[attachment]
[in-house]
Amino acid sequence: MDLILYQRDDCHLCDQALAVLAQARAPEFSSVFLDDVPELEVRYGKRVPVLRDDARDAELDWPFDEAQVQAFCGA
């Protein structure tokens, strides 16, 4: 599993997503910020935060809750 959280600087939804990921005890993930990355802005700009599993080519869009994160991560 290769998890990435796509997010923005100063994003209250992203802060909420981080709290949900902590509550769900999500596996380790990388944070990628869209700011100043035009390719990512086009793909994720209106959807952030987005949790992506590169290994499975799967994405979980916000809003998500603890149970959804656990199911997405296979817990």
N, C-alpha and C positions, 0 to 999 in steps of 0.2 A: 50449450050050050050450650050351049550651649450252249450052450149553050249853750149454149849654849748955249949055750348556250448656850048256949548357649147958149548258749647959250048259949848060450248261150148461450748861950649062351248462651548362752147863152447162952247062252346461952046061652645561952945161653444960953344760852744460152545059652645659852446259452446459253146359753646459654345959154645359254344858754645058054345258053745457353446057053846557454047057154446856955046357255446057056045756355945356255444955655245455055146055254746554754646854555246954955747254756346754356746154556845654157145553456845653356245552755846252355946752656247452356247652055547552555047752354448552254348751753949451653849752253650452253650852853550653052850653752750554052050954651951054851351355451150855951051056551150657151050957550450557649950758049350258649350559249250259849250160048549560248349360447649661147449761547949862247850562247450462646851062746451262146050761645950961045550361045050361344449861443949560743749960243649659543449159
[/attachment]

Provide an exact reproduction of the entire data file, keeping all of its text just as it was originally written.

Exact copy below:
[in-house]
Amino acid sequence: MDLILYQRDDCHLCDQALAVLAQARAPEFSSVFLDDVPELEVRYGKRVPVLRDDARDAELDWPFDEAQVQAFCGA
């Protein structure tokens, strides 16, 4: 599993997503910020935060809750 959280600087939804990921005890993930990355802005700009599993080519869009994160991560 290769998890990435796509997010923005100063994003209250992203802060909420981080709290949900902590509550769900999500596996380790990388944070990628869209700011100043035009390719990512086009793909994720209106959807952030987005949790992506590169290994499975799967994405979980916000809003998500603890149970959804656990199911997405296979817990």
N, C-alpha and C positions, 0 to 999 in steps of 0.2 A: 50449450050050050050450650050351049550651649450252249450052450149553050249853750149454149849654849748955249949055750348556250448656850048256949548357649147958149548258749647959250048259949848060450248261150148461450748861950649062351248462651548362752147863152447162952247062252346461952046061652645561952945161653444960953344760852744460152545059652645659852446259452446459253146359753646459654345959154645359254344858754645058054345258053745457353446057053846557454047057154446856955046357255446057056045756355945356255444955655245455055146055254746554754646854555246954955747254756346754356746154556845654157145553456845653356245552755846252355946752656247452356247652055547552555047752354448552254348751753949451653849752253650452253650852853550653052850653752750554052050954651951054851351355451150855951051056551150657151050957550450557649950758049350258649350559249250259849250160048549560248349360447649661147449761547949862247850562247450462646851062746451262146050761645950961045550361045050361344449861443949560743749960243649659543449159